The NBA’s ratings took a bit of a hit this postseason, and while it wasn’t impactful enough that there has been any rumblings of concern out of the league offices, it’s still less than ideal. It also just happened to be the first year that LeBron James played out on the West Coast, along with his first year missing the playoffs in more than a decade, and it’s not exactly a stretch to wonder if those things are related.
In the eyes of NBA commissioner Adam Silver, the theory that James going out west hurt ratings makes sense. The commish sat down with TODAY and, amid a number of other subjects, got asked about ratings.
“Face it, LeBron is one of the biggest stars in the world, and he also played in the East, and so the reason I look a little bit tired is a lot of our games are in the West, and it’s late at night, and I recognize most people choose to go to sleep at a reasonable time,” Silver said. “And so, from a rating standpoint, not having LeBron in the playoffs, not having him in the East, has clearly impacted ratings.”
Anecdotally, if you know basketball fans on the east coast, this theory makes a ton of sense. Basketball games tipping off at 10 or 10:30 p.m. is brutal, especially if you need to wake up the following morning to go to work. Silver is cognizant of this, too, and it’s something that he wants to address with teams during the offseason.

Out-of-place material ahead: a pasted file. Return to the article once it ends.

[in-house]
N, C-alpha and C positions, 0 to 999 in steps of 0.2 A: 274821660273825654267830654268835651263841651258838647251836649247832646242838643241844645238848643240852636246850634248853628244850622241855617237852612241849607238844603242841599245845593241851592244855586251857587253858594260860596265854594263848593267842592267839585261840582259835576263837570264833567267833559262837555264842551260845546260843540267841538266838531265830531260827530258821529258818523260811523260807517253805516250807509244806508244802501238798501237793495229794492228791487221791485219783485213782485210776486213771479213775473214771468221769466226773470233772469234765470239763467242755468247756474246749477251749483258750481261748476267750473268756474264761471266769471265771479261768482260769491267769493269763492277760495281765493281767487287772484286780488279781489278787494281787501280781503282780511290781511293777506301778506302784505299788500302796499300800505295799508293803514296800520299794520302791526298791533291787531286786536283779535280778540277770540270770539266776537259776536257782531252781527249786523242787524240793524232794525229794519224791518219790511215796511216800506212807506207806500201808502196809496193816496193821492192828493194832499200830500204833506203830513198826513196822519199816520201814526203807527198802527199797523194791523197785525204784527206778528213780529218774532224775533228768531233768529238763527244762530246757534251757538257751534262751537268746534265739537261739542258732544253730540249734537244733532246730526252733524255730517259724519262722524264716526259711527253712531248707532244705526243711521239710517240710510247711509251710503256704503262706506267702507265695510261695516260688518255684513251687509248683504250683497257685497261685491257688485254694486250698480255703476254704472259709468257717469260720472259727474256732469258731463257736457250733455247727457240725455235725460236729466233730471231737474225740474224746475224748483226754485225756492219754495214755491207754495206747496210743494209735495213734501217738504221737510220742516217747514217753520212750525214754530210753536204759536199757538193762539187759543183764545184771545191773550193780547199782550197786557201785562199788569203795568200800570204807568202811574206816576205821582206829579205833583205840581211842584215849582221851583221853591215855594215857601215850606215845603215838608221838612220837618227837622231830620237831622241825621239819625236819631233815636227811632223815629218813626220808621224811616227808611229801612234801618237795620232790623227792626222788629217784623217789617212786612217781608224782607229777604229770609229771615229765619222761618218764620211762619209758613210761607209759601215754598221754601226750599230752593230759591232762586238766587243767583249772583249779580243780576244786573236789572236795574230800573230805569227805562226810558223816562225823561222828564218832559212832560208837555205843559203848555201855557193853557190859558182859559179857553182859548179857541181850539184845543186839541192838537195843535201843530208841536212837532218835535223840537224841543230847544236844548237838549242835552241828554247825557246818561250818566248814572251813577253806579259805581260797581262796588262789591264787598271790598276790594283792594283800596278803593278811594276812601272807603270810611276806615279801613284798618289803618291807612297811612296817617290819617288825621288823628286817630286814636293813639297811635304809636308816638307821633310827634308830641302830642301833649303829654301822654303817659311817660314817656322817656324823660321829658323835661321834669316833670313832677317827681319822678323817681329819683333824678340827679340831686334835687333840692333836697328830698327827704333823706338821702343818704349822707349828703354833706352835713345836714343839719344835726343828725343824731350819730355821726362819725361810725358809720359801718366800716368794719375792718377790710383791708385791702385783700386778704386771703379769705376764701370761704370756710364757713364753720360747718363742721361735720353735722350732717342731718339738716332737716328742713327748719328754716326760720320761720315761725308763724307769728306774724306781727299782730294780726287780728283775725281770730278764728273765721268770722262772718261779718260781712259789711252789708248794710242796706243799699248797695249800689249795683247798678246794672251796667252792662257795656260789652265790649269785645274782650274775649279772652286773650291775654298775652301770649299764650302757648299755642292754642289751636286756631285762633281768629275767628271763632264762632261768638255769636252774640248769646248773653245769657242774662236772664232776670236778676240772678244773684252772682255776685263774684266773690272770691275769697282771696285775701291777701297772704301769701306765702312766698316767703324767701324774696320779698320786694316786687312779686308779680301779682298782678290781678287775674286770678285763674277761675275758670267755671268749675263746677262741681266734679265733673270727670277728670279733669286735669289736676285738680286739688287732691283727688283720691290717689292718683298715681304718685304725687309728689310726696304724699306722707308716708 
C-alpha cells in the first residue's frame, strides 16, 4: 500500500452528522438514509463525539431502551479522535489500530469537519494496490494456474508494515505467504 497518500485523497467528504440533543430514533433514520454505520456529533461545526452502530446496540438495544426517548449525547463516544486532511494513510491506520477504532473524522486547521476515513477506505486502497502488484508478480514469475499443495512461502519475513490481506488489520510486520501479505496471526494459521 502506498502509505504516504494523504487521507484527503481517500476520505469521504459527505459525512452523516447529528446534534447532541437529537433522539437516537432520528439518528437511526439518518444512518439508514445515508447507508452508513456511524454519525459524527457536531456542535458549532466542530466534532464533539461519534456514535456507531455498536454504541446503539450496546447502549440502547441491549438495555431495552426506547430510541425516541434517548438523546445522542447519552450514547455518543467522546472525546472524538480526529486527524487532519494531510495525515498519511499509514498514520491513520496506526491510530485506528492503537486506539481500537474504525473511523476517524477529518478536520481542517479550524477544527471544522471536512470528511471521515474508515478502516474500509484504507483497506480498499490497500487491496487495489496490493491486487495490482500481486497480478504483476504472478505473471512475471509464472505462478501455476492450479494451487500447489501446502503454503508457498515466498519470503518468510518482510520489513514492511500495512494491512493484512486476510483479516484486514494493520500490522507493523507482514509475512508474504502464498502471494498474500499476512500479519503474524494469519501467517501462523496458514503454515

“It is something we can address,” Silver said. “We’re talking about it. I mean, it would obviously be less convenient to those fans on the West Coast if we played even earlier. I mean, just think about people getting to those arenas after work if you start a game at 6 p.m. local time in the West. It’s not the most convenient thing. It’s not as convenient for a television watcher on the West Coast, either. But when you look at the league from a national standpoint, it may make sense to play a little bit earlier in the West, and that’s something we’re going to talk to our teams about this summer.”
It’s a tough thing to balance — tipping games at times that make it easier for people to watch is good, but inconveniencing those who attend or play the game is an issue. Regardless, the league is in New York, nearly half of its teams are in the Eastern Time Zone (h/t Dan Feldman of NBC Sports), and as Silver mentions, 50 percent of television households are in the East, so perhaps it wouldn’t be a surprise if the league tries to change up when games tip out West sometime soon.